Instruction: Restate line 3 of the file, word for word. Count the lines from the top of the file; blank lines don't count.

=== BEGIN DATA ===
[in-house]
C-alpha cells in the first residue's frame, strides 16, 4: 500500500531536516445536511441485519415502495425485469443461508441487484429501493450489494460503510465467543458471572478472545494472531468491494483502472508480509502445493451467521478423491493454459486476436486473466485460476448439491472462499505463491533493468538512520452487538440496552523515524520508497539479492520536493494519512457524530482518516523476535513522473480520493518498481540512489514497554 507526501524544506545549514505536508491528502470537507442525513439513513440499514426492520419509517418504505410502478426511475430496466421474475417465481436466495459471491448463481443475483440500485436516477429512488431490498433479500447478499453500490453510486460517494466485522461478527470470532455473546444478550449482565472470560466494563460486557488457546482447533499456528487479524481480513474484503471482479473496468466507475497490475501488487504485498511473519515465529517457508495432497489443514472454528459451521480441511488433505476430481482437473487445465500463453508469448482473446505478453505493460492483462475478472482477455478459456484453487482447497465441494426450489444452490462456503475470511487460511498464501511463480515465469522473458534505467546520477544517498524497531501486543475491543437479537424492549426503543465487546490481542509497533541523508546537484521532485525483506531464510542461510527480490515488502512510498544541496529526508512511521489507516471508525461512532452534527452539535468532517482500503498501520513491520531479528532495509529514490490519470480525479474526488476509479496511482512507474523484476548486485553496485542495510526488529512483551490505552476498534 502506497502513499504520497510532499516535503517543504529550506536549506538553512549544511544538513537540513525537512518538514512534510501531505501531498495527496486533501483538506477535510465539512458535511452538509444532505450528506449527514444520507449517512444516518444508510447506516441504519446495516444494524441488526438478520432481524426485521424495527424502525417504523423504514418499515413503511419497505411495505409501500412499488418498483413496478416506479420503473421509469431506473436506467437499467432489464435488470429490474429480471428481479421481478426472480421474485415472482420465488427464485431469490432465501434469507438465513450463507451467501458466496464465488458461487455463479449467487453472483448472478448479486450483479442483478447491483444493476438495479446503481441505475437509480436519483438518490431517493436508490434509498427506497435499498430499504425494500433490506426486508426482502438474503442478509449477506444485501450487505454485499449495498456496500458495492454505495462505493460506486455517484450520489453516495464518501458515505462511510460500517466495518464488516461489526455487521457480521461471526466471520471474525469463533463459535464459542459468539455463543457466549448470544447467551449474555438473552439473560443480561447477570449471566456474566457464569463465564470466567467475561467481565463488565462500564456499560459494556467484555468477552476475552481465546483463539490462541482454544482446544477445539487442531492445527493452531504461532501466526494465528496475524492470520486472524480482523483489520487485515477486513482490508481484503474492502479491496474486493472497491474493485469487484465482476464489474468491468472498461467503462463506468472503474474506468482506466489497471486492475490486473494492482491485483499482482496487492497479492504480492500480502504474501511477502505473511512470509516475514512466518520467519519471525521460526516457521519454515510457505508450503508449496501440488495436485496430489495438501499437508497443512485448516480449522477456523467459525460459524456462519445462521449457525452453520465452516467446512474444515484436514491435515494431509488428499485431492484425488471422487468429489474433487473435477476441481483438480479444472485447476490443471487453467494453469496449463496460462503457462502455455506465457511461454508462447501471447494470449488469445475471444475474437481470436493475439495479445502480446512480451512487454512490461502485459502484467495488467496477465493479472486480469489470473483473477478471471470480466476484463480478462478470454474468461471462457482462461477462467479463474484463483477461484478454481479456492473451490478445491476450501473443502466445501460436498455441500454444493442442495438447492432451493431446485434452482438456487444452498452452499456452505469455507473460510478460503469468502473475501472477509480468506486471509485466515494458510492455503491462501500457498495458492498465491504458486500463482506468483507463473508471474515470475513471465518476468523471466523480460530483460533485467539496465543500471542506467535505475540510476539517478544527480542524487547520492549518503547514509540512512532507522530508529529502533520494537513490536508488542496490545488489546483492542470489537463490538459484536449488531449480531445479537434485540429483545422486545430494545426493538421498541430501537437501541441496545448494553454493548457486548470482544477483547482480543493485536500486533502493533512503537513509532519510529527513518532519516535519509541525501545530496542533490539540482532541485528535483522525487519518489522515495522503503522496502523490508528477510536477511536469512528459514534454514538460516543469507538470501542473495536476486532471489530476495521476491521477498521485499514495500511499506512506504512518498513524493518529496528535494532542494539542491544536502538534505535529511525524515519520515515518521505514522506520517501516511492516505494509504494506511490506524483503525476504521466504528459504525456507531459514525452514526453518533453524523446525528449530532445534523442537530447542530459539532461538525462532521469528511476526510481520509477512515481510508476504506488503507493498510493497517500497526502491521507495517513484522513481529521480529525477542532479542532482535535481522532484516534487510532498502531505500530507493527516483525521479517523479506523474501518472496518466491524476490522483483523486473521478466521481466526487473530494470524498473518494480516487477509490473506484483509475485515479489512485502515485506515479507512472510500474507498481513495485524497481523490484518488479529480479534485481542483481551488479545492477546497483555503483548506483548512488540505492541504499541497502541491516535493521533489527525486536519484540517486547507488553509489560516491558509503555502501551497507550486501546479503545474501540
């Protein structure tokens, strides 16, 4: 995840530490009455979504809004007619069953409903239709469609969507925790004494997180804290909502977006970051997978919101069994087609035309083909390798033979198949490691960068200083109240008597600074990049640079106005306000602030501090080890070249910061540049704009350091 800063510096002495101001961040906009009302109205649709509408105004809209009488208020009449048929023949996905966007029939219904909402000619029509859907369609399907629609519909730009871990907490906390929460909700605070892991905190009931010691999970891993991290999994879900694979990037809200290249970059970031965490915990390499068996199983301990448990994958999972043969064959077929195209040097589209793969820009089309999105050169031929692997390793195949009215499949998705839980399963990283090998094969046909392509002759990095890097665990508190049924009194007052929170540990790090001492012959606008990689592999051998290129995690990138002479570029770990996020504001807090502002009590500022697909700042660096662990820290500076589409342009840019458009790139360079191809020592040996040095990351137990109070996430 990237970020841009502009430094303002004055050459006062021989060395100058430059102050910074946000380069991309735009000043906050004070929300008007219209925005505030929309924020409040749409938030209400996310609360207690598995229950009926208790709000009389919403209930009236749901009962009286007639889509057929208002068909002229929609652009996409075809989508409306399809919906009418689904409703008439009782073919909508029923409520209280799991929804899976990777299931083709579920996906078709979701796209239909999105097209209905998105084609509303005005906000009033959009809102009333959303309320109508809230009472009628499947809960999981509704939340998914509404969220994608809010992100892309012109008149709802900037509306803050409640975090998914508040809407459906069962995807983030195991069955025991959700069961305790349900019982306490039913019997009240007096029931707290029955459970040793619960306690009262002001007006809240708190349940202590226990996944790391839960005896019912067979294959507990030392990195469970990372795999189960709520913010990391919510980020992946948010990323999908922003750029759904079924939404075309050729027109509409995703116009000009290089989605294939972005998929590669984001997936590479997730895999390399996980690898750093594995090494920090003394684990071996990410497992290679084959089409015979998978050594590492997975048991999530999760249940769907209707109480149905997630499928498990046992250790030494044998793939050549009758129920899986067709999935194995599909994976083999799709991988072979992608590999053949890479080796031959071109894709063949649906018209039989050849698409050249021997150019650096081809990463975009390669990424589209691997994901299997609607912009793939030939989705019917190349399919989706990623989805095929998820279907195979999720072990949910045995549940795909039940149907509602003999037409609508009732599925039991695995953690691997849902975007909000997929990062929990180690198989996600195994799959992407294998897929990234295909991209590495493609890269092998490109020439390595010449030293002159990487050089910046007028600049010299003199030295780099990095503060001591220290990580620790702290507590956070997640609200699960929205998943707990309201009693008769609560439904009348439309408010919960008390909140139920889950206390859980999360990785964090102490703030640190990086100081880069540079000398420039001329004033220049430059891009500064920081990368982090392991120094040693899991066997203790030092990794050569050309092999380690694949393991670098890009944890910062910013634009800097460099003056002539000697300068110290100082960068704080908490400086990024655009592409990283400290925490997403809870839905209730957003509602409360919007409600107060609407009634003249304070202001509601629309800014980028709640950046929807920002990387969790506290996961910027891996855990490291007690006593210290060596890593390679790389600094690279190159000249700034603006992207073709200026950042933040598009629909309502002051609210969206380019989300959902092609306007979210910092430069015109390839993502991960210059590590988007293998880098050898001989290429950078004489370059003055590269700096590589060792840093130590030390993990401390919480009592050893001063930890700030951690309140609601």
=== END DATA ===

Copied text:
């Protein structure tokens, strides 16, 4: 995840530490009455979504809004007619069953409903239709469609969507925790004494997180804290909502977006970051997978919101069994087609035309083909390798033979198949490691960068200083109240008597600074990049640079106005306000602030501090080890070249910061540049704009350091 800063510096002495101001961040906009009302109205649709509408105004809209009488208020009449048929023949996905966007029939219904909402000619029509859907369609399907629609519909730009871990907490906390929460909700605070892991905190009931010691999970891993991290999994879900694979990037809200290249970059970031965490915990390499068996199983301990448990994958999972043969064959077929195209040097589209793969820009089309999105050169031929692997390793195949009215499949998705839980399963990283090998094969046909392509002759990095890097665990508190049924009194007052929170540990790090001492012959606008990689592999051998290129995690990138002479570029770990996020504001807090502002009590500022697909700042660096662990820290500076589409342009840019458009790139360079191809020592040996040095990351137990109070996430 990237970020841009502009430094303002004055050459006062021989060395100058430059102050910074946000380069991309735009000043906050004070929300008007219209925005505030929309924020409040749409938030209400996310609360207690598995229950009926208790709000009389919403209930009236749901009962009286007639889509057929208002068909002229929609652009996409075809989508409306399809919906009418689904409703008439009782073919909508029923409520209280799991929804899976990777299931083709579920996906078709979701796209239909999105097209209905998105084609509303005005906000009033959009809102009333959303309320109508809230009472009628499947809960999981509704939340998914509404969220994608809010992100892309012109008149709802900037509306803050409640975090998914508040809407459906069962995807983030195991069955025991959700069961305790349900019982306490039913019997009240007096029931707290029955459970040793619960306690009262002001007006809240708190349940202590226990996944790391839960005896019912067979294959507990030392990195469970990372795999189960709520913010990391919510980020992946948010990323999908922003750029759904079924939404075309050729027109509409995703116009000009290089989605294939972005998929590669984001997936590479997730895999390399996980690898750093594995090494920090003394684990071996990410497992290679084959089409015979998978050594590492997975048991999530999760249940769907209707109480149905997630499928498990046992250790030494044998793939050549009758129920899986067709999935194995599909994976083999799709991988072979992608590999053949890479080796031959071109894709063949649906018209039989050849698409050249021997150019650096081809990463975009390669990424589209691997994901299997609607912009793939030939989705019917190349399919989706990623989805095929998820279907195979999720072990949910045995549940795909039940149907509602003999037409609508009732599925039991695995953690691997849902975007909000997929990062929990180690198989996600195994799959992407294998897929990234295909991209590495493609890269092998490109020439390595010449030293002159990487050089910046007028600049010299003199030295780099990095503060001591220290990580620790702290507590956070997640609200699960929205998943707990309201009693008769609560439904009348439309408010919960008390909140139920889950206390859980999360990785964090102490703030640190990086100081880069540079000398420039001329004033220049430059891009500064920081990368982090392991120094040693899991066997203790030092990794050569050309092999380690694949393991670098890009944890910062910013634009800097460099003056002539000697300068110290100082960068704080908490400086990024655009592409990283400290925490997403809870839905209730957003509602409360919007409600107060609407009634003249304070202001509601629309800014980028709640950046929807920002990387969790506290996961910027891996855990490291007690006593210290060596890593390679790389600094690279190159000249700034603006992207073709200026950042933040598009629909309502002051609210969206380019989300959902092609306007979210910092430069015109390839993502991960210059590590988007293998880098050898001989290429950078004489370059003055590269700096590589060792840093130590030390993990401390919480009592050893001063930890700030951690309140609601």